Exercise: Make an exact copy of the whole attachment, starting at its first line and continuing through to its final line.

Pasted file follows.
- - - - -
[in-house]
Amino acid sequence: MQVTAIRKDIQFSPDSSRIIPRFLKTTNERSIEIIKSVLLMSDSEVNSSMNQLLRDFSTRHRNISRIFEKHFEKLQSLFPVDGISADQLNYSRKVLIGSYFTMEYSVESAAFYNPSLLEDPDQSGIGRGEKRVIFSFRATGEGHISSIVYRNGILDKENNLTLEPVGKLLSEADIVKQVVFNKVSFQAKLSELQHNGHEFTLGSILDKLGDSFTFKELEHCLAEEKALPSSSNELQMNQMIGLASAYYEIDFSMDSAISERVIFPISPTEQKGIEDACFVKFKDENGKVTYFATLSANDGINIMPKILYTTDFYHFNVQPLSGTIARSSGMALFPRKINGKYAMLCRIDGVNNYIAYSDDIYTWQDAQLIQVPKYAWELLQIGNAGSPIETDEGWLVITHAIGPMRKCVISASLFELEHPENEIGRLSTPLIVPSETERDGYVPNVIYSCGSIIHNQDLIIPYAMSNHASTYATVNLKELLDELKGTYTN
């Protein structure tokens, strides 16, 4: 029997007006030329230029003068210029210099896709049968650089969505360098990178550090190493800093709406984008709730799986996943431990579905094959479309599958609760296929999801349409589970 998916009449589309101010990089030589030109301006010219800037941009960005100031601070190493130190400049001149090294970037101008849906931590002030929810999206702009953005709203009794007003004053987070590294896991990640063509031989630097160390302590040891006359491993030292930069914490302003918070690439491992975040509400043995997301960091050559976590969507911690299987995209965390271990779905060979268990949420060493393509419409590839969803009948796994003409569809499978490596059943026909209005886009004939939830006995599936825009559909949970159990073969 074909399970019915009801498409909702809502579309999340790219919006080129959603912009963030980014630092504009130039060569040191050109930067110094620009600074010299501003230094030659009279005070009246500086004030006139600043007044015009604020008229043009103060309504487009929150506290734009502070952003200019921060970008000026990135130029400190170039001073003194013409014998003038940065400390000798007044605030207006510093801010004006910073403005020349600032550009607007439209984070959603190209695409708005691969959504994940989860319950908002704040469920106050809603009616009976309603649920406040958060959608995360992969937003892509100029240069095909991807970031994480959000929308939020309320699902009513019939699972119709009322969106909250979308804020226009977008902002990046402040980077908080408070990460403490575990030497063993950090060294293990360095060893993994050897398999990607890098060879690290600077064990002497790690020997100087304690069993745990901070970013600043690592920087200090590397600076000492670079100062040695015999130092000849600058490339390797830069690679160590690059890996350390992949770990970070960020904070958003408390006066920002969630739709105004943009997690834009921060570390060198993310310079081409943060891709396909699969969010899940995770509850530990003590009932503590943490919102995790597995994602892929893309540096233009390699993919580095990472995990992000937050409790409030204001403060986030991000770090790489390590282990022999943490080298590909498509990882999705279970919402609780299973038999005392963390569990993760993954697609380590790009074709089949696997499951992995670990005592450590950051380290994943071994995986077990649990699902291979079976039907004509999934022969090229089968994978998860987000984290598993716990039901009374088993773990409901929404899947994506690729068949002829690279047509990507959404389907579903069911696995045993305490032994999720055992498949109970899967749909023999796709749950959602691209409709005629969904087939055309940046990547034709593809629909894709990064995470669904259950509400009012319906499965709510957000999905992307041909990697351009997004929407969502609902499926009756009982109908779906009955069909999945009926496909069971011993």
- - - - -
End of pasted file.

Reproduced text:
[in-house]
Amino acid sequence: MQVTAIRKDIQFSPDSSRIIPRFLKTTNERSIEIIKSVLLMSDSEVNSSMNQLLRDFSTRHRNISRIFEKHFEKLQSLFPVDGISADQLNYSRKVLIGSYFTMEYSVESAAFYNPSLLEDPDQSGIGRGEKRVIFSFRATGEGHISSIVYRNGILDKENNLTLEPVGKLLSEADIVKQVVFNKVSFQAKLSELQHNGHEFTLGSILDKLGDSFTFKELEHCLAEEKALPSSSNELQMNQMIGLASAYYEIDFSMDSAISERVIFPISPTEQKGIEDACFVKFKDENGKVTYFATLSANDGINIMPKILYTTDFYHFNVQPLSGTIARSSGMALFPRKINGKYAMLCRIDGVNNYIAYSDDIYTWQDAQLIQVPKYAWELLQIGNAGSPIETDEGWLVITHAIGPMRKCVISASLFELEHPENEIGRLSTPLIVPSETERDGYVPNVIYSCGSIIHNQDLIIPYAMSNHASTYATVNLKELLDELKGTYTN
């Protein structure tokens, strides 16, 4: 029997007006030329230029003068210029210099896709049968650089969505360098990178550090190493800093709406984008709730799986996943431990579905094959479309599958609760296929999801349409589970 998916009449589309101010990089030589030109301006010219800037941009960005100031601070190493130190400049001149090294970037101008849906931590002030929810999206702009953005709203009794007003004053987070590294896991990640063509031989630097160390302590040891006359491993030292930069914490302003918070690439491992975040509400043995997301960091050559976590969507911690299987995209965390271990779905060979268990949420060493393509419409590839969803009948796994003409569809499978490596059943026909209005886009004939939830006995599936825009559909949970159990073969 074909399970019915009801498409909702809502579309999340790219919006080129959603912009963030980014630092504009130039060569040191050109930067110094620009600074010299501003230094030659009279005070009246500086004030006139600043007044015009604020008229043009103060309504487009929150506290734009502070952003200019921060970008000026990135130029400190170039001073003194013409014998003038940065400390000798007044605030207006510093801010004006910073403005020349600032550009607007439209984070959603190209695409708005691969959504994940989860319950908002704040469920106050809603009616009976309603649920406040958060959608995360992969937003892509100029240069095909991807970031994480959000929308939020309320699902009513019939699972119709009322969106909250979308804020226009977008902002990046402040980077908080408070990460403490575990030497063993950090060294293990360095060893993994050897398999990607890098060879690290600077064990002497790690020997100087304690069993745990901070970013600043690592920087200090590397600076000492670079100062040695015999130092000849600058490339390797830069690679160590690059890996350390992949770990970070960020904070958003408390006066920002969630739709105004943009997690834009921060570390060198993310310079081409943060891709396909699969969010899940995770509850530990003590009932503590943490919102995790597995994602892929893309540096233009390699993919580095990472995990992000937050409790409030204001403060986030991000770090790489390590282990022999943490080298590909498509990882999705279970919402609780299973038999005392963390569990993760993954697609380590790009074709089949696997499951992995670990005592450590950051380290994943071994995986077990649990699902291979079976039907004509999934022969090229089968994978998860987000984290598993716990039901009374088993773990409901929404899947994506690729068949002829690279047509990507959404389907579903069911696995045993305490032994999720055992498949109970899967749909023999796709749950959602691209409709005629969904087939055309940046990547034709593809629909894709990064995470669904259950509400009012319906499965709510957000999905992307041909990697351009997004929407969502609902499926009756009982109908779906009955069909999945009926496909069971011993």